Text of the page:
Art Practice

University of California, Berkeley

About the Program

Bachelor of Arts (BA)

The UC Berkeley Art Practice Department offers undergraduate and graduate programs in studio art, which provide firm grounding in basic techniques and principles while encouraging guided experimentation. Our curriculum is designed to expand students' creative, technical, and critical abilities across a range of artistic media and disciplines, and with the guidance of accomplished faculty.

We provide technical and conceptual training, with a primary focus on painting, drawing, printmaking, sculpture, ceramics, digital photography, installation, performance, social practice, video, and selected courses offered in sound, animation, and game design. Art Practice majors are expected to round out the required studio courses with Art History and seminar classes. The department encourages an ethical, global scope, with a necessary emphasis on diversity of viewpoints and modes of practice. 

Art Practice seeks to graduate students with the necessary skills to have significant artistic and cultural impact, whether within the professional art world or through a range of other. creative fields, including as art directors, arts educators, and arts-related jobs with museums, galleries, arts management, design firms, publishing, and artists’ organizations.

Course of Study Overview

Art Practice majors need to complete thirteen courses (five lower division and eight upper division). These include ten studio courses and three courses in art history. For more details, visit the undergraduate webpage:

Advanced Studio and Critique Program

Each semester the Advanced Studio and Critique Program admits nine senior Art Practice majors who show exceptional commitment and promise.

Senior Capstone Project

During senior year students take the required course ART 185 Senior Projects/Professional Practices and work toward a thesis exhibition in the Department’s Worth Ryder Art Gallery. 

Applying to the Major

The Art Practice Department is a “high demand major” which means that not all students who apply to the major will be accepted. 

For Continuing Undergraduate Students:

Apply as early as possible after completing the prerequisites. Starting in Fall 2023, students are not allowed to apply to the major past the beginning of their junior year (i.e., Seniors are not allowed to apply). The portfolio submission is a competitive one and plays a significant role in the review process. Students are encouraged to submit their strongest work along with thoughtful written responses. Faculty review applications once per semester. Application deadlines can be found on the Art Practice website

For First Year Students Admitted Fall 2023 and After

For first-year students applying to Berkeley Letters & Science (L&S) for fall 2023 and after, there will be two pathways to declare a high-demand major. This policy will not impact current or continuing students.

Admission into L&S: Those who already know as high school students that they want a high demand major should select that major on their UC Berkeley admissions application. If admitted to Berkeley L&S, they will be guaranteed a spot in the major they selected, subject to completing the prerequisites, maintaining good academic standing in L&S, and filing a declaration form.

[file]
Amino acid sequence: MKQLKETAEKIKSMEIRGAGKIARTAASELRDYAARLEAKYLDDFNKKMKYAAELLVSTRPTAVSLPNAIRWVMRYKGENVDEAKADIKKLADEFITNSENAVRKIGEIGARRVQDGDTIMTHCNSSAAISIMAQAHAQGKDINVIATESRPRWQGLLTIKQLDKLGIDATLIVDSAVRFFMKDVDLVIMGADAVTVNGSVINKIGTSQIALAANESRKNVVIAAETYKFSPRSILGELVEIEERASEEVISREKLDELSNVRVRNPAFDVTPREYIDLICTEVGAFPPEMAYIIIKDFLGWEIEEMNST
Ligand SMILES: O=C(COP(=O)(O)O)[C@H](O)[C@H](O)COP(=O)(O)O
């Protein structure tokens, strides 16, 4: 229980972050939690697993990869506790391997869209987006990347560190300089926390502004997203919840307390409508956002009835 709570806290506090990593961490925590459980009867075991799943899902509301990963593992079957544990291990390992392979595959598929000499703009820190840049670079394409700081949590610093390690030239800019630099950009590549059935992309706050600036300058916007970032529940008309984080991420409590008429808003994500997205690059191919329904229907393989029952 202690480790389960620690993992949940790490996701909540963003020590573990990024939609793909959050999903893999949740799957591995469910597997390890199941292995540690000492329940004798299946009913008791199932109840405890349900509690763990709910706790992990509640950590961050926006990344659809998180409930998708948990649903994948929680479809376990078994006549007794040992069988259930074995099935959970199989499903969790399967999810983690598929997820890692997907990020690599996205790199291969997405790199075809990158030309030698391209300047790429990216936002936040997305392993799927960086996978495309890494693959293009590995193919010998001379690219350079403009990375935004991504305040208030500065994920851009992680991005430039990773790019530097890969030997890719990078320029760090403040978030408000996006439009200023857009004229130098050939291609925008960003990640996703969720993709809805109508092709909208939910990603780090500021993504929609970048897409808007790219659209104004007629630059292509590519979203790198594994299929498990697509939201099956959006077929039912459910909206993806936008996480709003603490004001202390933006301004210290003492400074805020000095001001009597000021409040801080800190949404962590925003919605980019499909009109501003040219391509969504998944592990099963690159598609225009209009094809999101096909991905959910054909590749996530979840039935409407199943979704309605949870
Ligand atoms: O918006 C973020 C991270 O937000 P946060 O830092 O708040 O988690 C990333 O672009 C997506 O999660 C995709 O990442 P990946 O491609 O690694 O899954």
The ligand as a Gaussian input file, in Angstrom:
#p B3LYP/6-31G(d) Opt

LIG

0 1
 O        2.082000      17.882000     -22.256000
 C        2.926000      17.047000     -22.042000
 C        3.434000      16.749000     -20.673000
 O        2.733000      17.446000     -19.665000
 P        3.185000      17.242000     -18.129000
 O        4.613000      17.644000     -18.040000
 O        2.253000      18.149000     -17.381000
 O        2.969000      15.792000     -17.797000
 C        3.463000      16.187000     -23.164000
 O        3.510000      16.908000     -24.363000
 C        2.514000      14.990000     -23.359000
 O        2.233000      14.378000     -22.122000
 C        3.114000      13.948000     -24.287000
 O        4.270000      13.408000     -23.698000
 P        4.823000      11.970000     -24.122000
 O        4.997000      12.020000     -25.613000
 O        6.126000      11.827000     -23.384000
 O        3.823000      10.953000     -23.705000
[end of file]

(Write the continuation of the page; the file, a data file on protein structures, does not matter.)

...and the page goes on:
Changing to a high-demand major after arriving at L&S: For students who did not select a high-demand major on their UC Berkeley admissions application, the process for declaring a high-demand major will be through Comprehensive Review, rather than a minimum GPA requirement only. Students will have one opportunity to apply for a high-demand major, and will be required to have an alternate plan to declare a non-high-demand major as a back-up. 

Visit Department Website

Major Requirements

In addition to the University, campus, and college requirements, listed on the College Requirements tab, students must fulfill the below requirements specific to their major program.

General Guidelines

  1. All courses taken to fulfill the major requirements below must be taken for a letter grade. An exception is made for courses that are offered on a Pass/No Pass basis only. Other exceptions to this requirement are noted as applicable.
  2. No more than one upper division course may be used to simultaneously fulfill requirements for a student's major and minor programs, with the exception of minors offered outside of the College of Letters & Science.

For information regarding residence requirements and unit requirements, please see the College Requirements tab.

Lower Division Courses

ART 8Introduction to Visual Thinking4
One lower division History of Art class (HISTART)
L&S Reading and Composition courses (R1A and R1B)
One of the "Foundations" courses listed below
Lower Division Requirements
Select three studio courses from the following:
Drawing: Foundations [4]
Painting: Foundations [4]
Sculpture: Foundations [4]
Ceramics: Foundations [4]
Printmaking (Relief & Intaglio): Foundations [4]
Printmaking Foundations: Screenprint [4]
Digital Photography: Foundations [4]
Graphic Novel: Foundations [4]
Moving Image: Foundations [4]
Art, Water and California [3]

Upper Division Courses

The following two courses are required for the upper division group
ART 119Global Perspectives in Contemporary Art4
( an art history course for majors)
ART 185Senior Projects/Professional Practices4
(a studio class)
Select five studio courses from the following: 120
Advanced Painting: Research and Methods [4]
Advanced Painting: Reconsidering the Portrait & Figure [4]
Ancient Pigments & Contemporary Drawing Practices [4]
Advanced Drawing: Research and Methods [4]
Advanced Drawing: Remixing the Figure [4]
Advanced Printmaking: Intaglio [4]
Advanced Printmaking: Lithography [4]
Advanced Printmaking: Screen Print [4]
Advanced Projects in Printmaking [4]
Advanced Sculpture: Concept and Construction [4]
Advanced Ceramics: Research and Methods [4]
Advanced Sculpture: Meaning in Material [4]
Advanced Sculpture: Radical Wearables [4]
Advanced Projects in Ceramic Sculpture [4]
Advanced Sculpture: Installation [4]
Temporal Structures: Video and Performance Art [4]
New Genres [4]
Contemporary Rituals: New Forms in Performance Art and Video [4]
Special Topics in Visual Studies [4]
Social Practice: Critical Site and Context [4]
Art and Meditation [4]
Art, Medicine, and Disabilities [4]
Video Projects [4]
Electro-Crafting [4]
Advanced Digital Video [4]
Advanced Digital Media: Game Design Methods [4]
Advanced Digital Photography [4]
Creative Writing for Artists [4]
Junior Seminar: Meaning and Making [4]
Bridging the Arts Seminar [1-4]
Select one history of art class which focuses on 20th century topics
Theories and Methods of Art History [4]
Art in the Early 20th Century [4]